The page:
http://joetom.org/masljana/3710 Yesterday I came across the same little fellows playing cricket on the road again. Today, the venue had shifted a little but the road under construction was the same. I again had a little time at hand to observe them closely as my wife had gone into the cream and shampoo shop and I had to twiddle my thumbs waiting for her.
mann sucht frau für familiengründung The “arena” today was much neater and cleaner than the last time but was dug about two feet deep and a layer of cement had been put to level out the road. The whole field was 20 meters in length and about 20 feet wide. On one side was a water pipe line which they had earmarked as the boundary for the match. The other side boundary was the edge of the road itself. The wickets were a high metal stool given by the chicken wala uncle on which a big burly cat of the Garfield kind generally sits. The long on/off boundary was the beauty parlour board which was exactly 20 meters from the wicket. Today they were 9 of them including a wicket keeper in that virtual cricket stadium. Vehicular traffic was totally cut off as a little ahead of the parlour board was a road roller standing, waiting for its turn to roll the road.
http://winevault.ca/?perex=guadagna-con-il-forex guadagna con il forex Well, it was interesting that today they were batting as per a sequence; except for one aberration things were much smoother since last Sunday. One fellow who picked up the bat out of turn was called a YEDA God knows what it means. My main focus was the rules they made as to how one could get out. You hit the ball, one bounce and someone caught it you were out. You hit the ball over the dug road on either side you were out. Any ball going ahead of the parlour board you were out. Any ball cut and went behind the wicket keepers legs you were out, besides, bowled, caught and leg before as normal ways of getting out.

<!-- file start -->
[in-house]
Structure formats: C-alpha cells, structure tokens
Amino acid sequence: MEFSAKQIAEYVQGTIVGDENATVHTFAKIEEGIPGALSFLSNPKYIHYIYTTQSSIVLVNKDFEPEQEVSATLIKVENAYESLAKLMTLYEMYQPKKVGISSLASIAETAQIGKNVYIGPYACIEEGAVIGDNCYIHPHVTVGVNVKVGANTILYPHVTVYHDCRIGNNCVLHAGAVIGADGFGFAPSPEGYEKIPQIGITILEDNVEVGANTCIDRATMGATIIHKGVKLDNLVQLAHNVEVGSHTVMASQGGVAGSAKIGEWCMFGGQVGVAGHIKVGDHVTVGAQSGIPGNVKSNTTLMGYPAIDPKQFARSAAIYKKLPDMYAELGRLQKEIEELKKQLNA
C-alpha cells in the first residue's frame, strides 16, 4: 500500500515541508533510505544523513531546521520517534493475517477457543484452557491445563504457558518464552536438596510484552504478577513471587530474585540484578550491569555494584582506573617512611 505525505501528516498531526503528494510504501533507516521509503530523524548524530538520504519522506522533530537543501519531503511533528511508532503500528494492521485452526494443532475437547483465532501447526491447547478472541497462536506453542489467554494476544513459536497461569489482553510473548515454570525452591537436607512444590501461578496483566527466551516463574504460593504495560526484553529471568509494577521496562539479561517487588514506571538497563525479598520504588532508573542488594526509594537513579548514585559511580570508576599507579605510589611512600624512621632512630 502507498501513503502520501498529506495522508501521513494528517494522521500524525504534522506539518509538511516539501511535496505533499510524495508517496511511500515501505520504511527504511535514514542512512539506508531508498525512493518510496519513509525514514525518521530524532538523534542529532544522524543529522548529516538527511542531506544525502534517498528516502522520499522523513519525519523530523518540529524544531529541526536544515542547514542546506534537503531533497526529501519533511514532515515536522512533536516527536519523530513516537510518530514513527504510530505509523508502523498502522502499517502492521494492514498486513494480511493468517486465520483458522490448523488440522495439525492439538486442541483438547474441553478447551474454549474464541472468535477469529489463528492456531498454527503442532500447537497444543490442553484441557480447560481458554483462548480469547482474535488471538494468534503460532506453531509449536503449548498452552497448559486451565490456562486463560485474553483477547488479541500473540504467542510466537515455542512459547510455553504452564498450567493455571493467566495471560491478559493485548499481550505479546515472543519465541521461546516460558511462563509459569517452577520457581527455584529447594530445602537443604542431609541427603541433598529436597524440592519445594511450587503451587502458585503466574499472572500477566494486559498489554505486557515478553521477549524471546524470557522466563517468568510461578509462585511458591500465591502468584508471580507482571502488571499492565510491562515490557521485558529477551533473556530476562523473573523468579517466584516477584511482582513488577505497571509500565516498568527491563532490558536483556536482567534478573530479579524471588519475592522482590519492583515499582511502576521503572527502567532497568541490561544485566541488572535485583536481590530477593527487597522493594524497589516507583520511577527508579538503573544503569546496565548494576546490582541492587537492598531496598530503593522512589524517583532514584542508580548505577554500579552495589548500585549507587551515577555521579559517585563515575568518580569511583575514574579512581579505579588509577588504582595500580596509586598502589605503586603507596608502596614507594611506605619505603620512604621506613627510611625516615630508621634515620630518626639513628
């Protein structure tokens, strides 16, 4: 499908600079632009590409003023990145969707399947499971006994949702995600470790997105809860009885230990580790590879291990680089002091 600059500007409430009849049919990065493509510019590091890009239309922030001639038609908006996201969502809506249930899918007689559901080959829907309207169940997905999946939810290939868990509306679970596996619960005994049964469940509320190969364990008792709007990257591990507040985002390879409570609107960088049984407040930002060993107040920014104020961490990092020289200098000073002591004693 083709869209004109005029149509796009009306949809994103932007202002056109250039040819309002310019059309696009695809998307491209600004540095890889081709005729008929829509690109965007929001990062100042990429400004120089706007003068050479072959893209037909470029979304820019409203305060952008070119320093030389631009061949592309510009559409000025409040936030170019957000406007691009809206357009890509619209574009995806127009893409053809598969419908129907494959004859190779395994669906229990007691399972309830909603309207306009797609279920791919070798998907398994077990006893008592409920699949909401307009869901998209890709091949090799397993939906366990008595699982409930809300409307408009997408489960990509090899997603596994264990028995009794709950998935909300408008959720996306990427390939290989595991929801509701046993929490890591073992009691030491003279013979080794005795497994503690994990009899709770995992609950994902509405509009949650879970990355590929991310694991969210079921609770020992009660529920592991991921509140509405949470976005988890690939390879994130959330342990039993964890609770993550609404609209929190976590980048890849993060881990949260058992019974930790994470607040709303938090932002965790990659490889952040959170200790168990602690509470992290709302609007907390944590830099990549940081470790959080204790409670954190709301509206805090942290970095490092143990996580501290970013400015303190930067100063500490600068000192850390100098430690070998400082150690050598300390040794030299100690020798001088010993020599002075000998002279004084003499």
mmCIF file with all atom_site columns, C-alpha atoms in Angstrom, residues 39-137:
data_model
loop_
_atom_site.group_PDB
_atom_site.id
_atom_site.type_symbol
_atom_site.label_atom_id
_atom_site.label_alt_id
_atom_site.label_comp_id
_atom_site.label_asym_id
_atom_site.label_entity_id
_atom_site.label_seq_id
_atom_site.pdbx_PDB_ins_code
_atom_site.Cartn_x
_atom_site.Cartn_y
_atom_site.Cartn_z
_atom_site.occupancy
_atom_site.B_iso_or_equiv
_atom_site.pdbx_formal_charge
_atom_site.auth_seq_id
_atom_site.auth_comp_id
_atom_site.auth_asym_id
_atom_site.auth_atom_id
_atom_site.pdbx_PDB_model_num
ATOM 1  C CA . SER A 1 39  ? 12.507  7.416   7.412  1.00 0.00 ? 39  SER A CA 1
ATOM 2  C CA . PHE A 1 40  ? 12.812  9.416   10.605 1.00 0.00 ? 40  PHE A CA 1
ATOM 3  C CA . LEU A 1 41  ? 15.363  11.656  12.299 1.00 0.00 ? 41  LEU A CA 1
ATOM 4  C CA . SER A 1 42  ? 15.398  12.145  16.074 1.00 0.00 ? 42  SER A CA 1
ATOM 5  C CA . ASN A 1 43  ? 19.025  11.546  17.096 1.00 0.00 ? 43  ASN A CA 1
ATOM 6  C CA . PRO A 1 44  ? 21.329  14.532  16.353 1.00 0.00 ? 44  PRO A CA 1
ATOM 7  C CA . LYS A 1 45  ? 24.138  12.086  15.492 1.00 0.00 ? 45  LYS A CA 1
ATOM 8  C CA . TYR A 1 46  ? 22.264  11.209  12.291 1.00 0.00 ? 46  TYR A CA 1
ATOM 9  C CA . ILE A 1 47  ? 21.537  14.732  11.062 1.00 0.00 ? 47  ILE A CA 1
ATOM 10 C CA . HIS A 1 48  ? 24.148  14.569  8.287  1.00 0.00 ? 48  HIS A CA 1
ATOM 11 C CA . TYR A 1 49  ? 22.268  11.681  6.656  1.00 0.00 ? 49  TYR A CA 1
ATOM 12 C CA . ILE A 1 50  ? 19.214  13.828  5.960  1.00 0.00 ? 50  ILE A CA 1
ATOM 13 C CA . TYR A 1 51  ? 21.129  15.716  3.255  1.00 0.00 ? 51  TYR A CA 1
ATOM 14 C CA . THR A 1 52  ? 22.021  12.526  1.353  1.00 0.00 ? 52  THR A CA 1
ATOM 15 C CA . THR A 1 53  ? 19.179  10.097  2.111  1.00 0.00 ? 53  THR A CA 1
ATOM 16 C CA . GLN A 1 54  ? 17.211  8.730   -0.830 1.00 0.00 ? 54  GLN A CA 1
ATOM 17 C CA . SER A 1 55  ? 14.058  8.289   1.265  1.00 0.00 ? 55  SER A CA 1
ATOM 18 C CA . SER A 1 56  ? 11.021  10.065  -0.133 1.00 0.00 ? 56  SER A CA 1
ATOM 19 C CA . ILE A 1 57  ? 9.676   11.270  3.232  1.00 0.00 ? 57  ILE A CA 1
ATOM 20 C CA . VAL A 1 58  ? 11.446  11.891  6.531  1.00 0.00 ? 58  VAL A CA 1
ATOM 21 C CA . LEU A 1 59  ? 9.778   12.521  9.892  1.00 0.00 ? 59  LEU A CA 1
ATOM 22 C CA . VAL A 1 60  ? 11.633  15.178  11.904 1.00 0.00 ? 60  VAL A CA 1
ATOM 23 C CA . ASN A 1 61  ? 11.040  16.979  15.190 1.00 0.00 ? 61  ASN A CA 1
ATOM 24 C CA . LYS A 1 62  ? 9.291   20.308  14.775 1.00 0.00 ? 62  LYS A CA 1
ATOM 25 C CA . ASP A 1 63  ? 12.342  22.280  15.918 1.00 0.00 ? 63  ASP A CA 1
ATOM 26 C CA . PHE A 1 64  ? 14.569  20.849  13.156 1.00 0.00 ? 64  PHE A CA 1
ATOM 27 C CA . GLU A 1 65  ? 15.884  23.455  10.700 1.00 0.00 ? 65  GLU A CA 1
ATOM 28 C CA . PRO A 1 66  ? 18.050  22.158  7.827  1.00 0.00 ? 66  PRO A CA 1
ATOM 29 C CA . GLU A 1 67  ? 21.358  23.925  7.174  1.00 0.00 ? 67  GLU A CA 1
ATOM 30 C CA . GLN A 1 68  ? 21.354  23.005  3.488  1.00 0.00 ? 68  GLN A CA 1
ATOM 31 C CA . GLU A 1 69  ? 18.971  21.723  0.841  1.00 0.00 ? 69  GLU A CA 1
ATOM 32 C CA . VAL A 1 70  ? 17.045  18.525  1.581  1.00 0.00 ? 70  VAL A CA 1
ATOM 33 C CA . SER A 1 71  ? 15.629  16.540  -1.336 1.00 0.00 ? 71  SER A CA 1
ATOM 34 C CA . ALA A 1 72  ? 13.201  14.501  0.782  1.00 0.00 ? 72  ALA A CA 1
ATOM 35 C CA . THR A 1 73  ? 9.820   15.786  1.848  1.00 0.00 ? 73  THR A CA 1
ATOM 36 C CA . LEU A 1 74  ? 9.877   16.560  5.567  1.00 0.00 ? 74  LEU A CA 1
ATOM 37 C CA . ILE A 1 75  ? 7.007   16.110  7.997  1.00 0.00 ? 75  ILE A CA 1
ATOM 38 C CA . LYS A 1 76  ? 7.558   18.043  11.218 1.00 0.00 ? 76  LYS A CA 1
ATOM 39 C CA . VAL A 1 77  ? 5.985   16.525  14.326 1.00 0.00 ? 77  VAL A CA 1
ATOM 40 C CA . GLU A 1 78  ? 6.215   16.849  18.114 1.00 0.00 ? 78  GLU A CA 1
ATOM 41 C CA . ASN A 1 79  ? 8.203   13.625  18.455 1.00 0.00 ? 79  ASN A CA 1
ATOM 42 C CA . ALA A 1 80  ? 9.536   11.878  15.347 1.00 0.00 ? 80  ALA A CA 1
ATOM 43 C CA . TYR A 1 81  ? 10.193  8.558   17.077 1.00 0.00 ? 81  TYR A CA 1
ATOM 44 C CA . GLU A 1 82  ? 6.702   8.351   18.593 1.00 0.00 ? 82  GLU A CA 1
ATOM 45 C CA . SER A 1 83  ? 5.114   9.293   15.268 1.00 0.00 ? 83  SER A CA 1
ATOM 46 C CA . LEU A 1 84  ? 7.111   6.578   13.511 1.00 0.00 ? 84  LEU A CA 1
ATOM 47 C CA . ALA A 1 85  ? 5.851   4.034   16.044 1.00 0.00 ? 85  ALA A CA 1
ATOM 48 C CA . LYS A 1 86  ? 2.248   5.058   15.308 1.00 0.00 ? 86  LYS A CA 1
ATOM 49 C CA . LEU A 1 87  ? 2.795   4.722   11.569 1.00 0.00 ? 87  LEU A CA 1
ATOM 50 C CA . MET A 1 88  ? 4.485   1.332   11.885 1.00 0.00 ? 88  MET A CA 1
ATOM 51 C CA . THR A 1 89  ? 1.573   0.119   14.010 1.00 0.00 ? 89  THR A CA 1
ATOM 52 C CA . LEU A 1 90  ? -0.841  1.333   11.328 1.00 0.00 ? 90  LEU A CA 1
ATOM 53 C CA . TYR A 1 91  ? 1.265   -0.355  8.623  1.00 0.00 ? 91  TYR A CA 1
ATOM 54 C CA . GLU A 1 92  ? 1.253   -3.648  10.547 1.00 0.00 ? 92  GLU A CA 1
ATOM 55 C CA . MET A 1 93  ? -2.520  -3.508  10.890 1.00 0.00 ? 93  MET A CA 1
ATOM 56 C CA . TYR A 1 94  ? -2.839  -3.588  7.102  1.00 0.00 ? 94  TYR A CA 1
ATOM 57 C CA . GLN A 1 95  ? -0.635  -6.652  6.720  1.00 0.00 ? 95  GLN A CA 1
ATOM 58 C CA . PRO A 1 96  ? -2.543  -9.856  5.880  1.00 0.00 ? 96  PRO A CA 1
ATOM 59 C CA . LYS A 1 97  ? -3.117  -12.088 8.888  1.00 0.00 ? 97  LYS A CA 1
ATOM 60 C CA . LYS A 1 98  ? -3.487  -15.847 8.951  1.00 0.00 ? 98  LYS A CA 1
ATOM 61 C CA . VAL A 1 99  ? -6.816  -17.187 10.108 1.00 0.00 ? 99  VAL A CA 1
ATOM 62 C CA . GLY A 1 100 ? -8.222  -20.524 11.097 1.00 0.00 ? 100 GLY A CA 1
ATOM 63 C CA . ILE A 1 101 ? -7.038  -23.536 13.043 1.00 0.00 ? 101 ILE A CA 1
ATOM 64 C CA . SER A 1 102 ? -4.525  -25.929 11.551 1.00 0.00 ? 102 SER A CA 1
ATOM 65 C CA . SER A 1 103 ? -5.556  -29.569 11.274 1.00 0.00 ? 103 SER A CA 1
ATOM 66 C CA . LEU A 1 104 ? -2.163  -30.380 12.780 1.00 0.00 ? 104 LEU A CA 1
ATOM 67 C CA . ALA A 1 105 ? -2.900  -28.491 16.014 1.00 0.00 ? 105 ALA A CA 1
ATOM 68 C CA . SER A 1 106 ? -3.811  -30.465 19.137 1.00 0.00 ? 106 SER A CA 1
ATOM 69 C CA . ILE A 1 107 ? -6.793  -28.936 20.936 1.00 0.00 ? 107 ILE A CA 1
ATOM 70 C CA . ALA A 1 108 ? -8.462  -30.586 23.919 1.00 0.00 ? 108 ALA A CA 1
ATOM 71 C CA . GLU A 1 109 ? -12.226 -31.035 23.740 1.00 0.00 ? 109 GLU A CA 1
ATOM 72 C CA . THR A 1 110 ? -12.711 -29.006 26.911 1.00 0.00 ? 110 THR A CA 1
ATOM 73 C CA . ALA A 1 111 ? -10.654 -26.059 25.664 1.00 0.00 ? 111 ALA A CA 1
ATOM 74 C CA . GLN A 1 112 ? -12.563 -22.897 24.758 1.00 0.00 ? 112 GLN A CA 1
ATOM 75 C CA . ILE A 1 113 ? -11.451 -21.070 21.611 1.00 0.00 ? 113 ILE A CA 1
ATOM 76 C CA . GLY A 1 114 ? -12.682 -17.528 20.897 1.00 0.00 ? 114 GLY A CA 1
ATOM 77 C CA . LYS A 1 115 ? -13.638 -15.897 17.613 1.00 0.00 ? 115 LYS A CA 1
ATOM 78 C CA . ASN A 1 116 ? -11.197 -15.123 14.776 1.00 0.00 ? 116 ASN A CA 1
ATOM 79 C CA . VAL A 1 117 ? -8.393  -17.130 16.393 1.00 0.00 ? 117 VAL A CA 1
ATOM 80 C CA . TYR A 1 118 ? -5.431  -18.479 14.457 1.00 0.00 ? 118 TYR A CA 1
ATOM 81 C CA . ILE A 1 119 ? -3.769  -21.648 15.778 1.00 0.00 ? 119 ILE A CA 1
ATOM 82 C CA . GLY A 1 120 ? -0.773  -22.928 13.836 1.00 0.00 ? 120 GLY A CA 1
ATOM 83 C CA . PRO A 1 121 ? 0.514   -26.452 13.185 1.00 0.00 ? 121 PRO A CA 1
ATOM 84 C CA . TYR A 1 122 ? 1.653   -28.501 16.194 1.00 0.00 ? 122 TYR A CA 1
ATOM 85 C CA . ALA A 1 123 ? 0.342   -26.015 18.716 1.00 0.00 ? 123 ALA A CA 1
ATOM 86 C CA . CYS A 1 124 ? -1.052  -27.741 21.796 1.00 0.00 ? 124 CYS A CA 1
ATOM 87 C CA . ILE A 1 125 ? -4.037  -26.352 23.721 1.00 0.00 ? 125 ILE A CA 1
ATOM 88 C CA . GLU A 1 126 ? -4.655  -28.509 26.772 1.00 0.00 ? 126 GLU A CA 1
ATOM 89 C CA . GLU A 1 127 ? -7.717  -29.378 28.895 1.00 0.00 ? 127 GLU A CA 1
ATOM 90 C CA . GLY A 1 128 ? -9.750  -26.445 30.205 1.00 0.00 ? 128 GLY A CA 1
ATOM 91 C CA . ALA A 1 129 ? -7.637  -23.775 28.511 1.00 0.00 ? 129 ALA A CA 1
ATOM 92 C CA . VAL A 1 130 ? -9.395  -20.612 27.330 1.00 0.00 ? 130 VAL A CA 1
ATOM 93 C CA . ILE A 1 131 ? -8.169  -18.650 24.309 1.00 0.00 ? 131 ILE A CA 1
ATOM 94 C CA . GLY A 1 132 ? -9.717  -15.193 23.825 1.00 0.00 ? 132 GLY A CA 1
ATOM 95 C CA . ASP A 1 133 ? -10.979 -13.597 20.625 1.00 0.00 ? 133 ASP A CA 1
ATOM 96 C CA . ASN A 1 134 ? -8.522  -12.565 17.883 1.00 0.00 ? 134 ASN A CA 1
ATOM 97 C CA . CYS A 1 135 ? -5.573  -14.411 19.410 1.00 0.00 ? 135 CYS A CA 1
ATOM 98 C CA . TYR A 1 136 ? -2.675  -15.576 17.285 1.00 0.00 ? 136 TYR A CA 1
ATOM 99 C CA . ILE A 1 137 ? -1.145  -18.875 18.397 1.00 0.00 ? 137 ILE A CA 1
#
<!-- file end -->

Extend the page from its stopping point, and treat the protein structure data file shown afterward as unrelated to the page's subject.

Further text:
giocare in borsa simulazione opzioni binarie My goodness, what pressure it must be putting the batsman! In the given circumstances one could barely survive a single over. As I observed turnover of the batsmen was quite fast. The beauty was that none of the bigger boys wanted to run and do fielding. So the youngest of them was made to field at long on so to say. The only favour he got was for fetching the ball from far was a baby over that is he bowled three balls for his over in which rest of the rules were the same.
http://www.visionarywebsite.com/?kiolsa=opzioni-binarie-ebook&048=fa The guys were so meticulous in counting the number of balls left in an over. I heard even the batsman counting the balls announcing it loud like, three to go, followed by two to go in English mind you. The icing on the cake used to be, in case there was a controversial shout for out. This was referred to a lady running this auto spares shop on the opposite where I was standing. Every one used to make the sign of the replay towards her, as done by the umpires. Auntie’s decision used to be final. Everyone used to cry in unison “out hai” instead of How was that. By the way all sockets in auntie’s shops were plugged in with mobiles of these fellows. In between they used to run to take their calls. They took incoming calls at the peril of the shouts by rest of them not to leave the field. Punishment of attending a call used to be missing your turn to bowl an over.
http://www.topcanon.fr/figase/opie/7904 Well in those twenty minutes they would have bowled 10 overs, about 4 people got out; there were about 10 controversies whether someone was out or not. There were similar amount of referrals for decisions to auntie. Two fist fights for dropping catches. One chap kept picking up pebbles and hitting the fielders who were not concentrating on their job. As the heat of the match picked up my wife had finished her shopping. I had some change in fact a ten rupee coin and called their batting captain of my last encounter that do you need a coin to toss, to which they said “chal foot yede”. What did that mean, I wonder!!!!!!
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